First Batch of Random Row Beer Has Been Brewed!

On Sunday we finally made the transition from homebrewers to professional brewers.  We wanted to start with something simple to scale up from the 5 gallon batches we make at home to the 42 gallons that fit in our pilot system, and also that we knew people would like (from having made it before, albeit on a smaller scale).  So we went with a pale ale using Mosaic hops.  The unique and experimental part of this beer is that it is a 0 IBU Pale ale.  Probably better saved for a separate post to fully explain, but all the hops were added at the end of the boil, which depending on how you make the calculation, could result in 0 IBU’s, or bitterness units.  A typical Pale Ale falls in the 30-50 range, while IPA’s generally contain 40-70 IBU.  The entire brewday took us thirteen hours.  It was one of the most physically and mentally challenging days of work I’ve ever had.  Every professional brewer we’ve ever talked to has said it would take 12-18 hours to brew our first batch (typically a brew day at home takes 4-5 hours) so while it was a long day, we learned a lot and, most important, it was fun! Which is good because we see a lot of 12-18 hour days in our future.

This post about our first brewday wouldn’t be complete without giving a big thank you and shoutout to our neighbors Three Notch’d Brewing Co.  Once again, they saved us after I sent Levi a text asking to help troubleshoot our mill.  He was there in 30 minutes rewiring our mill to get it up and running.   And as luck would have it, our first shipment of malt was supposed to arrive today, but is still in Atlanta for some reason, and Three Notch’d again offered to help by spotting us the malt we need until it arrives later this week.  I can only hope that we are able to pay back half of the debt we have incurred to them to this point alone.

One of the things pro brewers talk about is getting your system “dialed in.”  What that really refers to is the interaction between your raw materials (grain) and equipment.  As an example – during the “mashing” step in brewing, you mix crushed grain with warm water.  The warm water uses enzymes in the grain to convert complex carbohydrates to more simple sugars (e.g. maltose, which is a disaccharide), which the yeast will later convert into ethanol.  Homebrewers usually buy grain that’s already crushed, but professional brewers crush their own grain.  The finer you crush your grain, the more sugar you can extract out of it, which is a good thing.  But the flip side is that the finer you crush your grain, the more it becomes like paste when mixed with water, and it’s hard to actually get all the sugar water (called “wort”) out of the grain (this process is called lautering) and into a kettle to be boiled, cooled, and eventually mixed with yeast.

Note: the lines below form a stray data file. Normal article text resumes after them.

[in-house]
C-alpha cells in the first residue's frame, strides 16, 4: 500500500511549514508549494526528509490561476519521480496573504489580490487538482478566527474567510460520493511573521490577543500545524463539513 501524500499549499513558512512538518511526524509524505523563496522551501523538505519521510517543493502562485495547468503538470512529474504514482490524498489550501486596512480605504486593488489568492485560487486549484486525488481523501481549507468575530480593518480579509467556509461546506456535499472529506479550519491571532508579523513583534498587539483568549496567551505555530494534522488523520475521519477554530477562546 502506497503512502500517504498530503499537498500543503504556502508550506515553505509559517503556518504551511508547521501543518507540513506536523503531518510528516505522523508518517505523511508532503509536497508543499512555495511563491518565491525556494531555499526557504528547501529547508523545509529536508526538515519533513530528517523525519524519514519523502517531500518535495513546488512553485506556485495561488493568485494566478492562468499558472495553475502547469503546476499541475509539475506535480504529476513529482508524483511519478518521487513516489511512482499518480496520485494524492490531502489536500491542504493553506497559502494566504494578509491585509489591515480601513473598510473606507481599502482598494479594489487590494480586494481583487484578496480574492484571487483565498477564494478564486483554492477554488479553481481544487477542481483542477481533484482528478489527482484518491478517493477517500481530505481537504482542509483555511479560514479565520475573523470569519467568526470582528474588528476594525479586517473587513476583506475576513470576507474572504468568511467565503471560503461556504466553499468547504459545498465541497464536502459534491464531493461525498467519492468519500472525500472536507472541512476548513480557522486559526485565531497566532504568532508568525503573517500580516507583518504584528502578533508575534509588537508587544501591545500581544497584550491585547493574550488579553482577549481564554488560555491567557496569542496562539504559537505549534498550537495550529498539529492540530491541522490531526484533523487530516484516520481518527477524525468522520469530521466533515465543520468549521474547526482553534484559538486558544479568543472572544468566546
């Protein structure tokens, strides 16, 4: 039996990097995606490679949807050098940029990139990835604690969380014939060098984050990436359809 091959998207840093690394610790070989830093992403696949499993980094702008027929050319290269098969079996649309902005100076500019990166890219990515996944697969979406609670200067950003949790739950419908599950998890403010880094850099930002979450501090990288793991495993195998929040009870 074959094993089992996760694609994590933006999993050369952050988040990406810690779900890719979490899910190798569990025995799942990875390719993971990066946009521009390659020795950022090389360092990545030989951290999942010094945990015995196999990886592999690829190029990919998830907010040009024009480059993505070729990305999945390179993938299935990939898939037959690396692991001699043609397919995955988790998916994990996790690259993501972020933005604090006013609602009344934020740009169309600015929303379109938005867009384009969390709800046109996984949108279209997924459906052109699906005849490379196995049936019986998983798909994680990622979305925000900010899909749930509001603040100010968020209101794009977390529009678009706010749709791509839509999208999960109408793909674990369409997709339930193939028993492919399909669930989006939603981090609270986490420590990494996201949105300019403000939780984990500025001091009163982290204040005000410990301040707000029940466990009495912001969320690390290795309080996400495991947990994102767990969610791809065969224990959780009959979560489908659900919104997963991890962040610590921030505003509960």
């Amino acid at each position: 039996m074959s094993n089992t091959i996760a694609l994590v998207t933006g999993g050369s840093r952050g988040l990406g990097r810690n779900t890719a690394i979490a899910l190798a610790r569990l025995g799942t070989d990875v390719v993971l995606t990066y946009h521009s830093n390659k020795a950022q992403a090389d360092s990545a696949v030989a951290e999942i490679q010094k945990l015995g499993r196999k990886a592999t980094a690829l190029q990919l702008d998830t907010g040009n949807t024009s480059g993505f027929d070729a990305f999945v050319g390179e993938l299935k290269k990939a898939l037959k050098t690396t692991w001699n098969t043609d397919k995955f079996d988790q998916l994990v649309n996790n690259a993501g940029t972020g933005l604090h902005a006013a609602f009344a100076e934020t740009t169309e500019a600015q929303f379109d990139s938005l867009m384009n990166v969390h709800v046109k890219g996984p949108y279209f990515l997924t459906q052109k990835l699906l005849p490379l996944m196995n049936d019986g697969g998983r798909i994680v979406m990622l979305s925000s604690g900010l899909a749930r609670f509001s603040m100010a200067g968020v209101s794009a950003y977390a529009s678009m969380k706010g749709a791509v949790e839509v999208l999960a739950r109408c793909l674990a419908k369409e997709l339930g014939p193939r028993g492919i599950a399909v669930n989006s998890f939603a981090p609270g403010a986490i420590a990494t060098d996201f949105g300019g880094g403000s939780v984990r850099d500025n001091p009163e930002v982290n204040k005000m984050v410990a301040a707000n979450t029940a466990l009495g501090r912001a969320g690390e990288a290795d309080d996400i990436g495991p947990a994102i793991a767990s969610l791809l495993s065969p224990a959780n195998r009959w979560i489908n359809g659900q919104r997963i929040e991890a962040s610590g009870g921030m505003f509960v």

Tomorrow we’ll be making a hefeweizen and then a Rye PA later this week.  Hopefully we can bring all three of these beers to the VA Craft Brewers Festival on August 20th.  But we’ll of course have to taste them first – one of the other things we’ve been told is that there’s a decent chance we’ll have to dump our first batch of beer.  As much as we’d hate to do that, we refuse to offer something to Virginians that we aren’t proud of. Going into the brewery the morning after brewing I was relieved to see that the beer was fermenting away and the glycol controller had the beer at the temperature I had set it at the night before.  Talk about a restless sleep.  We are optimistic that we’ll have at least two or three fresh, locally made beers available for the VACBF.

 

After this first three round of beers, we’ll move on to our larger, 10 BBL (310 gallon) system.  Just like the pilot system, it will also have to be “dialed in.”  But this system will allow us to make large quantities of beers that we know will be popular, like Pilsners during the summer, IPA (year round), etc.  The pilot system will then be used for experimental or seasonal batches, allowing us to keep a constantly changing menu while at the same time providing a stable of standards based on everyone’s feedback.

Bottom line – if you’re dying to try some Random Row beer, mark your calendar for August 20th and go to http://vacraftbrewersfest.com/default.aspx to get your tickets. It will also be a great chance to meet our brewers, Kevin and Matt, and show your support for the local brewing scene. We probably won’t be ready to open up our Preston Avenue tasting room by August 20th, so this will be your first chance to taste our beer. If not, hopefully we’ll see you in late August / early September!

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Dialing in the mill gap with sieves
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Milling
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Mashing in

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View of the bar/brewery from the main entrance

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First Batch of Random Row Beer Has Been Brewed!